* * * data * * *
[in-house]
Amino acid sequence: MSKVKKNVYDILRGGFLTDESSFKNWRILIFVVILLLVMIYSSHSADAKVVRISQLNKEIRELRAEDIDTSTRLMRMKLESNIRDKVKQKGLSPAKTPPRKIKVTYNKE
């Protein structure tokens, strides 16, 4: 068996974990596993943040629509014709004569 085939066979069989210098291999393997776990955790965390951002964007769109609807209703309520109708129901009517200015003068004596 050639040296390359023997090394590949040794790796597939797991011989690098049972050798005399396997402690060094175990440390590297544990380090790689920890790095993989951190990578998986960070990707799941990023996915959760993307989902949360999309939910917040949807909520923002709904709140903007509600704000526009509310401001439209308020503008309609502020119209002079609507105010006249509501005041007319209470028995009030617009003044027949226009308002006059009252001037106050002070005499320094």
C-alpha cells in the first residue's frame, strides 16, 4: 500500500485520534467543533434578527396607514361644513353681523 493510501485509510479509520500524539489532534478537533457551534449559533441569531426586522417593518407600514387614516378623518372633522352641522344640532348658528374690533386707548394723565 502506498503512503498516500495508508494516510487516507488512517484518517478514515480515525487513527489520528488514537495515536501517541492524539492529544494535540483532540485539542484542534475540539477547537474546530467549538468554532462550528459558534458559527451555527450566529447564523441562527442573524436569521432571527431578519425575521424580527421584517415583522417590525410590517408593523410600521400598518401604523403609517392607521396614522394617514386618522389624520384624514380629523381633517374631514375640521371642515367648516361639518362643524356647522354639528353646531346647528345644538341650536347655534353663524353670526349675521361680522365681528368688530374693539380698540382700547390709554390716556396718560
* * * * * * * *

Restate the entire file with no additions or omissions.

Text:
[in-house]
Amino acid sequence: MSKVKKNVYDILRGGFLTDESSFKNWRILIFVVILLLVMIYSSHSADAKVVRISQLNKEIRELRAEDIDTSTRLMRMKLESNIRDKVKQKGLSPAKTPPRKIKVTYNKE
């Protein structure tokens, strides 16, 4: 068996974990596993943040629509014709004569 085939066979069989210098291999393997776990955790965390951002964007769109609807209703309520109708129901009517200015003068004596 050639040296390359023997090394590949040794790796597939797991011989690098049972050798005399396997402690060094175990440390590297544990380090790689920890790095993989951190990578998986960070990707799941990023996915959760993307989902949360999309939910917040949807909520923002709904709140903007509600704000526009509310401001439209308020503008309609502020119209002079609507105010006249509501005041007319209470028995009030617009003044027949226009308002006059009252001037106050002070005499320094």
C-alpha cells in the first residue's frame, strides 16, 4: 500500500485520534467543533434578527396607514361644513353681523 493510501485509510479509520500524539489532534478537533457551534449559533441569531426586522417593518407600514387614516378623518372633522352641522344640532348658528374690533386707548394723565 502506498503512503498516500495508508494516510487516507488512517484518517478514515480515525487513527489520528488514537495515536501517541492524539492529544494535540483532540485539542484542534475540539477547537474546530467549538468554532462550528459558534458559527451555527450566529447564523441562527442573524436569521432571527431578519425575521424580527421584517415583522417590525410590517408593523410600521400598518401604523403609517392607521396614522394617514386618522389624520384624514380629523381633517374631514375640521371642515367648516361639518362643524356647522354639528353646531346647528345644538341650536347655534353663524353670526349675521361680522365681528368688530374693539380698540382700547390709554390716556396718560